Top speed
2.2-litre CRDi 200hp, 440Nm 9.1secs 127mph

The 2.2-litre CRDi unit with 200hp and 440Nm ft of torque takes 9.1 seconds to get from 0-60mph and has a top speed of 127mph. The diesel instantly feels like a better everyday match over the entry-level hybrid with its consistent high torque output and relaxed power delivery, deploying it’s torque well from 2,000rpm.

It can feel lethargic when worked hard, but there’s enough muscle for everyday driving so you’re encouraged to drive in a laidback manner.

Towing capacity is 2,500kg, some 500kg more than the old model. Although the hybrid makes do with 1,650kg, and the plug-in can only tow 1,500kg.

Automatic only, with all-wheel drive as standard

Every Sorento comes with all-wheel drive and a smooth-shifting automatic gearbox – six speeds for the hybrids, and an eight-speed for the diesel.

Both gearboxes are a bit slow to react from a standing start, but the diesel’s biggest plus point is the sustained torque delivery when you need to get going – the hybrid can leave you floundering when the electrical assistance has gone.

The diesel’s eight speed responds well to throttle inputs, changing down a gear soon enough when you need to pick up speed. At least all models come with steering-wheel mounted paddles should you need to override the gearbox.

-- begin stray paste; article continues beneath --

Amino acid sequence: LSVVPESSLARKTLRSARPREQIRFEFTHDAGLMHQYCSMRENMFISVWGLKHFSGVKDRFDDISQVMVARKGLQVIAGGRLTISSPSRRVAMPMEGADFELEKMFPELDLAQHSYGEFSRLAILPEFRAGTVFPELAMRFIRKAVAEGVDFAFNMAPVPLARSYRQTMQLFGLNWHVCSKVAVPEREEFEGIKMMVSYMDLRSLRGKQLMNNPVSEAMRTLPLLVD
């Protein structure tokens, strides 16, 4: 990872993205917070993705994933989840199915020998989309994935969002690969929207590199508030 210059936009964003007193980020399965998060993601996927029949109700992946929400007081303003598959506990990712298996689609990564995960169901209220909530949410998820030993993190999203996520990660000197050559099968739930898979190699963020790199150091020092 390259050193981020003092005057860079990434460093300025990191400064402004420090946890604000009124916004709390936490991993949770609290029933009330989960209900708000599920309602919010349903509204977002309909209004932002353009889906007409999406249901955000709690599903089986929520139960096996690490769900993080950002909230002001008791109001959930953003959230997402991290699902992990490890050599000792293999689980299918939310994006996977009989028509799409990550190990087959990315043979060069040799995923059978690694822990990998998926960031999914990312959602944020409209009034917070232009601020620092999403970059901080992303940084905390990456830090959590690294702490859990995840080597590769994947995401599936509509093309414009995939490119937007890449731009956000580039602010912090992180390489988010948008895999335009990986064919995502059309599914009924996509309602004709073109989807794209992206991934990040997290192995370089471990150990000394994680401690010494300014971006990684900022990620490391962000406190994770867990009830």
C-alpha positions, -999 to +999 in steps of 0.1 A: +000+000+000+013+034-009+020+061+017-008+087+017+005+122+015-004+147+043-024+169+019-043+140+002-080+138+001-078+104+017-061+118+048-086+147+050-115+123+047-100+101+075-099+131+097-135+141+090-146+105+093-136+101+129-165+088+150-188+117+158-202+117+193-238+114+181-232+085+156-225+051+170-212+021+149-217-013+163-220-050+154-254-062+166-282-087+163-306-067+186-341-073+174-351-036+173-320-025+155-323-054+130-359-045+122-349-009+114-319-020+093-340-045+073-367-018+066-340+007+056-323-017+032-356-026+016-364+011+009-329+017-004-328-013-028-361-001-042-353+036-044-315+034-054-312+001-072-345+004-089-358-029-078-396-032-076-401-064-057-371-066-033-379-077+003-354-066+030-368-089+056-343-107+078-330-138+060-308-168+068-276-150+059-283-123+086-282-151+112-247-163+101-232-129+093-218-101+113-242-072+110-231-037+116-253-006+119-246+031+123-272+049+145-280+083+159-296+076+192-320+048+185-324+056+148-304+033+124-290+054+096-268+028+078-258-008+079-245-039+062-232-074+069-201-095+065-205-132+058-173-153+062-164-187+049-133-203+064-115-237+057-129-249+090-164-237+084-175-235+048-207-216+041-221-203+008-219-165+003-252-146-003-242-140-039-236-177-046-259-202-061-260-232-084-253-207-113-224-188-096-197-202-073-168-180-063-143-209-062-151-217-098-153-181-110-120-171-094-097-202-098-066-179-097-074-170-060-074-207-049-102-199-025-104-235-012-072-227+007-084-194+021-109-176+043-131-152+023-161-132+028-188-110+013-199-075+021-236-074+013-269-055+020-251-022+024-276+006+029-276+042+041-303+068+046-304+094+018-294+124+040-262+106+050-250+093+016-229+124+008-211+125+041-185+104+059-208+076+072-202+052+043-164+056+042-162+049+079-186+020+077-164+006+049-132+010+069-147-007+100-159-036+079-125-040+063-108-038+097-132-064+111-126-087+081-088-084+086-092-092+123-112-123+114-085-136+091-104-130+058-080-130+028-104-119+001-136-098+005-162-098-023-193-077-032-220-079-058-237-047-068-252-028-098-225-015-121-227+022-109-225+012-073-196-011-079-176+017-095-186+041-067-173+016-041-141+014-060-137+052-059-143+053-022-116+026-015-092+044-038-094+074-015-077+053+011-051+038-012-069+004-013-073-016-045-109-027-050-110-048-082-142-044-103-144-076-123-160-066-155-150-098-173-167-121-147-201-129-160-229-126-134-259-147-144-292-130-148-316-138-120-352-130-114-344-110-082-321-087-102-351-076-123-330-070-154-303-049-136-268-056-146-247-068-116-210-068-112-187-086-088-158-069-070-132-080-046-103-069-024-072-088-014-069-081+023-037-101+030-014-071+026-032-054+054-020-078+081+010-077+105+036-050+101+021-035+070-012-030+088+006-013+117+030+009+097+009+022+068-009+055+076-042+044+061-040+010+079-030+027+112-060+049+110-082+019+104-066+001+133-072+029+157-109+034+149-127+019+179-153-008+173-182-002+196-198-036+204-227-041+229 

How does the Sorento handle?

  • Safe, composed handling
  • It’s hardly exciting, but that’s not the point
  • All-wheel drive on all models benefits traction

Given this is one of the larger SUVs among its rivals, the Kia Sorento is very easy to drive. The controls are easy to use without being completely numb – the brake pedal in the diesel is extremely light and highly assisted, but the hybrid and PHEV have reassuring amounts of pressure.

In a typical hybrid or PHEV, you’d have a really springy pedal that initially operates the regenerative braking, before firming up for the actual brakes in a jerky manner. The steering wheel is big and has consistent weighting. In terms of handling, it’s responsive enough for you to pilot through small town roads without being in fear of scraping yourself or other road users.

The suspension setup is firm enough to stop it from wallowing side to side like the old Sorento, but not enough to jolt the occupants around. In short, it doesn’t feel like a tank.

Trying to drive the Sorento fast like a hatchback won’t necessarily upset the large SUV but it’ll just feel clumsy, so it’s best to drive it in a relaxed manner.

There are plenty of drive modes to choose from, all selected by a rotary dial arranged in a similar fashion to Land Rover’s Terrain response. You get a choice of Eco, Sport and Smart (plus an additional Comfort mode on the diesel), which adjusts throttle and steering response. Sport brings regenerative braking while Eco lets you coast.

Off road modes include Snow, Mud and Sand. It’s unlikely to bother a Land Rover Discovery Sport on the rough stuff, but it should prove more than capable for most needs. Higher-spec 3 and 4 also come with self-levelling rear which will aid towing.